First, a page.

As Zika virus continues to spread throughout South America and the Caribbean, scientists are scrambling to better understand the possible long-term complications of infection. While they still aren’t entirely certain what chronic diseases — aside from microcephaly and other brain defects — may arise from Zika, a new paper published in JAMA Pediatrics explores how the virus may create new treatment paradigms in child mental and physical health.
“As Zika virus infection spreads across the Latin American and Caribbean region and then into the southern United States, we can expect to see thousands of additional children born with microcephaly and possibly many more newborns or even older infants with signs of more subtle but significant neurologic defects and developmental delays,” the authors write. “Just as [HIV/AIDS] created a ‘new normal’ in the field of pediatrics beginning in the 1990s, can we expect new paradigms in child health from Zika virus?”
The World Health Organization (WHO) predicts that up to four million people could be infected with Zika by the end of 2016, and the authors of the paper note that it’s “likely that tens of thousands of children could be affected by a spectrum of neurologic and psychiatric illness in the next year and beyond.” In short, doctors will need to be prepared to meet a wave of Zika-related health cases, particularly among children who were born to Zika-infected mothers — and studying how pediatricians responded to the HIV/AIDS crisis decades ago might help.
“We are just now waking up to a new normal as we learn more about the complete mental health effects of Zika virus infection,” the authors note. “We will likely need to educate and train a new generation of primary care providers, including pediatricians and pediatric nurse practitioners. We will need to assemble interdisciplinary teams of pediatric specialists in neonatology, neurology, psychiatry, rehabilitation medicine and the infectious diseases to organize diagnostic, clinical management, and treatment approaches and algorithms for this new illness.”
There’s currently no cure or treatment for the virus, though most symptoms (fever, rash, joint pain, muscle pain, and headache) are either mild or nonexistent. The greatest dangers lie in the link between Zika infection and chronic diseases that develop in Zika patients or their children later, like microcephaly, Guillan-Barré Syndrome, and even eye problems. According to the CDC, scientists still don’t know whether a woman who was previously infected with Zika has a risk of transferring the virus to her fetus even after it has appeared to clear from her blood, one of the reasons why some athletes are avoiding the Olympics this year or freezing their sperm.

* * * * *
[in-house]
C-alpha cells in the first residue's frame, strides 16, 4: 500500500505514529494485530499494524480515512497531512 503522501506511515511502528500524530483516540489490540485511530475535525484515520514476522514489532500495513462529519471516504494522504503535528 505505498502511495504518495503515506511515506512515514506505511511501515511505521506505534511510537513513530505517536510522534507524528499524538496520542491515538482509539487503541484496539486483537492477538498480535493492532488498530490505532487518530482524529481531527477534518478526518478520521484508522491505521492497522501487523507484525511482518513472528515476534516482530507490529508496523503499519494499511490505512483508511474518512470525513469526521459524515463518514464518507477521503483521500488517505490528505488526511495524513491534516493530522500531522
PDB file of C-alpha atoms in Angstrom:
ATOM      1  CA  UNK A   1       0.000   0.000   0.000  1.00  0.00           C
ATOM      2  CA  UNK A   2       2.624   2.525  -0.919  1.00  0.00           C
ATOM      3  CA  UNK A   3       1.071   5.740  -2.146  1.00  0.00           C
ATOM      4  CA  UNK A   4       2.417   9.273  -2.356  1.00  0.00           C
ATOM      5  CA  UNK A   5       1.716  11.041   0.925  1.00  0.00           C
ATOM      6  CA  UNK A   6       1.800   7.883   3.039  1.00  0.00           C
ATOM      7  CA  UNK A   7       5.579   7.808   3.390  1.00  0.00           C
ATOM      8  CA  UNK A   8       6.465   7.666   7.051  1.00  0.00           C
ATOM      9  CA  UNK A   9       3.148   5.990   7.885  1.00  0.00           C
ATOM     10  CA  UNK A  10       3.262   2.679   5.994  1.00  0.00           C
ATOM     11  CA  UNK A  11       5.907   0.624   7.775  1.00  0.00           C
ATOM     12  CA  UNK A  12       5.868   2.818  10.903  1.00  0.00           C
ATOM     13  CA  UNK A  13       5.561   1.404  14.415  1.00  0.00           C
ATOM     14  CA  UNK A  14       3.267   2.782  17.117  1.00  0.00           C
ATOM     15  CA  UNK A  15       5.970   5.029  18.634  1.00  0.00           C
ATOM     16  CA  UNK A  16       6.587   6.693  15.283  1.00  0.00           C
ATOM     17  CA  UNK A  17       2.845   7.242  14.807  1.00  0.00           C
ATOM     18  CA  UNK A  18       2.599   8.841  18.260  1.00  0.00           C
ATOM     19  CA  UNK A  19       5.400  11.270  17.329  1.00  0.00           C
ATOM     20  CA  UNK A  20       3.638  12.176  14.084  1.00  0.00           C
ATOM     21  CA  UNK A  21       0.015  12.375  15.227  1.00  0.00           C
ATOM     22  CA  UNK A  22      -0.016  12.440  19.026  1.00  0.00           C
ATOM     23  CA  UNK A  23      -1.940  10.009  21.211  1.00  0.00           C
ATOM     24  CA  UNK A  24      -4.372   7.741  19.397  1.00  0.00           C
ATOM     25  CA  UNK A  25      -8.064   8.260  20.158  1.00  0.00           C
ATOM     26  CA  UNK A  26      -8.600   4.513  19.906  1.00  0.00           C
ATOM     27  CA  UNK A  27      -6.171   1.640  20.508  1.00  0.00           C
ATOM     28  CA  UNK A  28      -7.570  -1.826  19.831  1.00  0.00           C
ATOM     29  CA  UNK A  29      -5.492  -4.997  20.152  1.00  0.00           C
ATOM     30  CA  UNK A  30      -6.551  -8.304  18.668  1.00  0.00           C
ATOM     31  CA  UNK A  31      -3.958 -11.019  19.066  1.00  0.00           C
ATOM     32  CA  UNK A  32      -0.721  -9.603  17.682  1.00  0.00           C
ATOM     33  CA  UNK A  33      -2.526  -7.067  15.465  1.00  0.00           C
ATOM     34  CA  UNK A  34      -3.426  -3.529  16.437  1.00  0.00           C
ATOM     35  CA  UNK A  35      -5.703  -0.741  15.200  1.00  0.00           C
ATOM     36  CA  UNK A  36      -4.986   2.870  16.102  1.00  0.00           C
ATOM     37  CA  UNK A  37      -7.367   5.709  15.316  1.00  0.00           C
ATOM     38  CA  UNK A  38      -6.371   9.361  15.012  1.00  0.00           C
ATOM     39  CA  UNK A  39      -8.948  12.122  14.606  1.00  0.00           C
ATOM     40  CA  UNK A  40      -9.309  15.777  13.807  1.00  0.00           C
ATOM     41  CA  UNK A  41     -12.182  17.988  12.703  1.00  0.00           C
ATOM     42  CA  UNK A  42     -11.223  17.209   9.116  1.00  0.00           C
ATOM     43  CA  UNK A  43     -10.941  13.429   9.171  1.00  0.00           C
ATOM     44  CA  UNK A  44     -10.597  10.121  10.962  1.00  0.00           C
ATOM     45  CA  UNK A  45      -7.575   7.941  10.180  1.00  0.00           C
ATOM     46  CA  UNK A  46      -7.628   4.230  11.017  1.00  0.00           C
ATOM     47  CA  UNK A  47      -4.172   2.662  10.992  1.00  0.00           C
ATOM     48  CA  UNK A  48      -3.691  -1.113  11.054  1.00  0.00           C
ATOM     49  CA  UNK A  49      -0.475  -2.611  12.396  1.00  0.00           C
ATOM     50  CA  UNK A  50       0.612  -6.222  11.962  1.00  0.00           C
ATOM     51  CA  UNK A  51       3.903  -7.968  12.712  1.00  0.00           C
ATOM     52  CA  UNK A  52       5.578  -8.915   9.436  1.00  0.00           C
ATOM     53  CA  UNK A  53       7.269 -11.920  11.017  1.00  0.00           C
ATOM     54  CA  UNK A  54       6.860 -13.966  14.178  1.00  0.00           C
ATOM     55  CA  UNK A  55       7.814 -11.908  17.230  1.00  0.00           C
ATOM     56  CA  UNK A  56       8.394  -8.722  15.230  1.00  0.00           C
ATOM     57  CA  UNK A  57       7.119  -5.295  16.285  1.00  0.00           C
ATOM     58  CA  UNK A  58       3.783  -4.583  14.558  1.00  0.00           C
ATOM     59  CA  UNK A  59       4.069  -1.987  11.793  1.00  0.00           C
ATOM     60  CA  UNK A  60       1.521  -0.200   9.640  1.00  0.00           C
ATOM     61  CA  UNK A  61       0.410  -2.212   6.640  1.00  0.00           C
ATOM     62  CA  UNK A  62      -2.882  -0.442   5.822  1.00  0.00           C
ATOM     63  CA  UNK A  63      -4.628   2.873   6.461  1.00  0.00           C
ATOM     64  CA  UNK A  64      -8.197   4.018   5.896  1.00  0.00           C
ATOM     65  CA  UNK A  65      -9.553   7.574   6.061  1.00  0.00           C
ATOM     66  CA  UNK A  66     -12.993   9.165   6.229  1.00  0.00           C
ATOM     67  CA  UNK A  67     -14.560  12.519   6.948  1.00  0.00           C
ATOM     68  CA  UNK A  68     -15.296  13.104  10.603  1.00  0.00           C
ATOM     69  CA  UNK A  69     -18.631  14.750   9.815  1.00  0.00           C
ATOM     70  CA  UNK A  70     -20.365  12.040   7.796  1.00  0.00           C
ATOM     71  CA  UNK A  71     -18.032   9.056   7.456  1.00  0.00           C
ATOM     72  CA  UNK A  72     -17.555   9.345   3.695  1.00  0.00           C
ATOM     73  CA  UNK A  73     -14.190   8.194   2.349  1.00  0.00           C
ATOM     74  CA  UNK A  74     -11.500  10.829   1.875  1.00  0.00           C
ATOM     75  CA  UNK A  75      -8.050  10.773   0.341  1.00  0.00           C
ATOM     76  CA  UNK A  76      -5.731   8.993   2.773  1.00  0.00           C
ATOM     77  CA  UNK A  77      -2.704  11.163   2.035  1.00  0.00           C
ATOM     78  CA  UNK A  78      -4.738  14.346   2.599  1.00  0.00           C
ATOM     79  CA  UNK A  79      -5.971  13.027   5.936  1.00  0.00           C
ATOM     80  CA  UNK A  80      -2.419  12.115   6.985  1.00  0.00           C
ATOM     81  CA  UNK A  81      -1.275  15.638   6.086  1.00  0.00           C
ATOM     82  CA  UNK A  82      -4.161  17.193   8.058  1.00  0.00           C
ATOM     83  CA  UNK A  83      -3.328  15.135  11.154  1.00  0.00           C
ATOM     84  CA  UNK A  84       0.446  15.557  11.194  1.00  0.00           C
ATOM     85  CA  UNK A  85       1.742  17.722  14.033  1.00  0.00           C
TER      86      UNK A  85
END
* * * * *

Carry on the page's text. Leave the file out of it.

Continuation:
While the bulk of Zika cases have occurred in Brazil and Colombia, the researchers cite poverty, crowding, and high A. aegypti mosquito populations as risk factors for El Salvador, Guatemala, Honduras, Nicaragua, Mexico, and Haiti to develop their own Zika outbreaks. And the U.S. isn’t immune either: It’s likely that urban areas are at risk, especially those that are poorer and have higher levels of the A aegypti mosquito, like Houston, New Orleans, and other Gulf Coast cities. The authors of the latest paper predict that up to one million pregnancies in these areas could be at risk of Zika-related health problems and unknown mental health effects that “may not be fully realized for years.”
“Within 9 months from now — by the end of 2016 and into early 2017 — pediatricians working in poor urban areas of the Americas (including the US Gulf Coast) where Zika virus is now emerging can expect to see babies with microcephaly and the full-blown fetal brain disruption sequence,” they write. “However, we might also expect many additional newborns to show evidence of significant but less obvious neurologic and cognitive deficits.”
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